Kiribati

Nuclear-weapon-free state

Has joined the TPNW

SIGNED

20 September 2017

RATIFIED

26 September 2019

IN FORCE

22 January 2021

 

Status

Kiribati has signed and ratified the Treaty on the Prohibition of Nuclear Weapons (TPNW). It was among the original 50 states parties to the treaty when it entered into force on 22 January 2021.

 

Signature and ratification

Taneti Maamau, the president of Kiribati, signed the TPNW at a high-level ceremony in New York when it opened for signature on 20 September 2017. He deposited the country’s instrument of ratification with the UN secretary-general on 26 September 2019.

Kiribati was the equal 28th state to ratify or accede to the TPNW.

In a statement to the United Nations in October 2021, Kiribati hailed the entry into force of the TPNW as “a milestone in the field of nuclear disarmament and non-proliferation affairs”, noting that the treaty “contains robust provisions on victim assistance, environmental remediation, and international cooperation'.

It added that it “is proud to have signed and ratified the TPNW, as we believe that the TPNW not only brings comfort to the victims of past nuclear weapon tests, but it also reignites a glimpse of hope for a more peaceful, loving, caring and trustful world in the future”.

Taneti Maamau, the president of Kiribati, signs the TPNW in 2017. Photo: ICAN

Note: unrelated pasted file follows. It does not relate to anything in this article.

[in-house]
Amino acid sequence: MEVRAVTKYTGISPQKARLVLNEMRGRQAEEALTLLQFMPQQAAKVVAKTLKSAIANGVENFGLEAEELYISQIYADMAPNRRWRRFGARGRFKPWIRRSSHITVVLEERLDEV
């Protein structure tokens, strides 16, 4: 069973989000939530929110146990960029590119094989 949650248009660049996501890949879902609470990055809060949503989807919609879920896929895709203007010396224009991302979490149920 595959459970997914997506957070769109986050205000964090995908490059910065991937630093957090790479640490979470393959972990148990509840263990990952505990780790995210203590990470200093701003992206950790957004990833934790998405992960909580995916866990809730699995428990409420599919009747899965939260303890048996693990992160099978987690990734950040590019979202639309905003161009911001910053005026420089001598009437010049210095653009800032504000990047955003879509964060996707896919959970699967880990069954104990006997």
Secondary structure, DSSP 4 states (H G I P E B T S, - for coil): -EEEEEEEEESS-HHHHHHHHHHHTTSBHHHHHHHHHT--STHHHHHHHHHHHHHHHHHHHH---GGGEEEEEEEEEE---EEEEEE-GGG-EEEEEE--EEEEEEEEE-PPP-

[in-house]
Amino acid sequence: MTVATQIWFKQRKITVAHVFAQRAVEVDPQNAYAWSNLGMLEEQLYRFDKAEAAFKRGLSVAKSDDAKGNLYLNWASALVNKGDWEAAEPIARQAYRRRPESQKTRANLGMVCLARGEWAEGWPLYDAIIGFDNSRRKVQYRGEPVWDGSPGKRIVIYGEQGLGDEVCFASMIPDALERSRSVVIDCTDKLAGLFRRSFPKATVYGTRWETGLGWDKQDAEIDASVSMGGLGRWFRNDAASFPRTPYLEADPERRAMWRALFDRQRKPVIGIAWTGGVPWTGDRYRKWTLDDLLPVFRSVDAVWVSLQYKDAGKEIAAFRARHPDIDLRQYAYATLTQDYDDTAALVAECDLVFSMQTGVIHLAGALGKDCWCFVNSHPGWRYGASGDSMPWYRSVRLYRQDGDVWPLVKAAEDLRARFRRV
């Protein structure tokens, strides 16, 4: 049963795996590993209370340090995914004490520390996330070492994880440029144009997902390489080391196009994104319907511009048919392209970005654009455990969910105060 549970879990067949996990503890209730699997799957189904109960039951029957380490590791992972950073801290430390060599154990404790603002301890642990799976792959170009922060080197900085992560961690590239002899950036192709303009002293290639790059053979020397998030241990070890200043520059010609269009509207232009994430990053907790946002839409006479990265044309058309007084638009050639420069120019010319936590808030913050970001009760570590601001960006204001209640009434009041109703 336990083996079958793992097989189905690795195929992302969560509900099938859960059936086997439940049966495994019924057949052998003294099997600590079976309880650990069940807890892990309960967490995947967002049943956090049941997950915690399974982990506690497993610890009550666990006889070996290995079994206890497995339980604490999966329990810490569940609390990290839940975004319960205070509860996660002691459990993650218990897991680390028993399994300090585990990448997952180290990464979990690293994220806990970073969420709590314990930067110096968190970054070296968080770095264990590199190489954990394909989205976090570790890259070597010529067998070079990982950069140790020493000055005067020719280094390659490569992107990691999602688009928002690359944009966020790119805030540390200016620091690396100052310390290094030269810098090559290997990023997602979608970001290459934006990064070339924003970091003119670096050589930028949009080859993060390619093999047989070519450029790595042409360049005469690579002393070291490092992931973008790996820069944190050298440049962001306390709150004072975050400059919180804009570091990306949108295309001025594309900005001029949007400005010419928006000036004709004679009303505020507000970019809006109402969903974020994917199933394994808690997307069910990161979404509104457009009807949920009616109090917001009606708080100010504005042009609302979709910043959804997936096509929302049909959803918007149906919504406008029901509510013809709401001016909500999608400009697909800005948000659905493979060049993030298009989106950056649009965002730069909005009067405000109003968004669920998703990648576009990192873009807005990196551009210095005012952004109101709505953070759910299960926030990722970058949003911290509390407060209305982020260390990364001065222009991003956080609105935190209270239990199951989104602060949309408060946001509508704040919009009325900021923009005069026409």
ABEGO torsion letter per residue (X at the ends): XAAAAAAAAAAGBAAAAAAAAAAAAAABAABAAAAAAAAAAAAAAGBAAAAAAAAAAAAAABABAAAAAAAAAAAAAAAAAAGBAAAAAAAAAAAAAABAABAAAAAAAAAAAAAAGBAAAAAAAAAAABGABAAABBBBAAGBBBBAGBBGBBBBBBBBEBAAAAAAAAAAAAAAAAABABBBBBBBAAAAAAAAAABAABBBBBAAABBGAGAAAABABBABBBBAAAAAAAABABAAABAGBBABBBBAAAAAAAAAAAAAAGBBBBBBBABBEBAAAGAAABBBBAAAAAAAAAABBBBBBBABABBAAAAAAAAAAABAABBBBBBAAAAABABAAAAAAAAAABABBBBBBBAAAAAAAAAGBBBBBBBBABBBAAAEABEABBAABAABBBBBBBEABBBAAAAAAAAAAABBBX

Maamau deposits the instrument of ratification in 2019. Photo: ICAN

 

Implementation

In accordance with Article 2 of the TPNW, Kiribati submitted a declaration to the UN secretary-general on 20 February 2021 confirming that it does not own, possess, or control nuclear weapons, has never done so, and does not host any other state’s nuclear weapons on its territory.

It noted, however, that “there may be remnants of nuclear materials or other nuclear waste on and around Kiritimati Island which used to be owned, possessed or controlled by the governments of the United Kingdom and the United States of America during the pre-independence period”.

Per Article 12, Kiribati has promoted universal adherence to the TPNW, including by co-sponsoring and consistently voting in favour of an annual UN General Assembly resolution since 2018 that calls upon all states to sign, ratify, or accede to the treaty “at the earliest possible date”.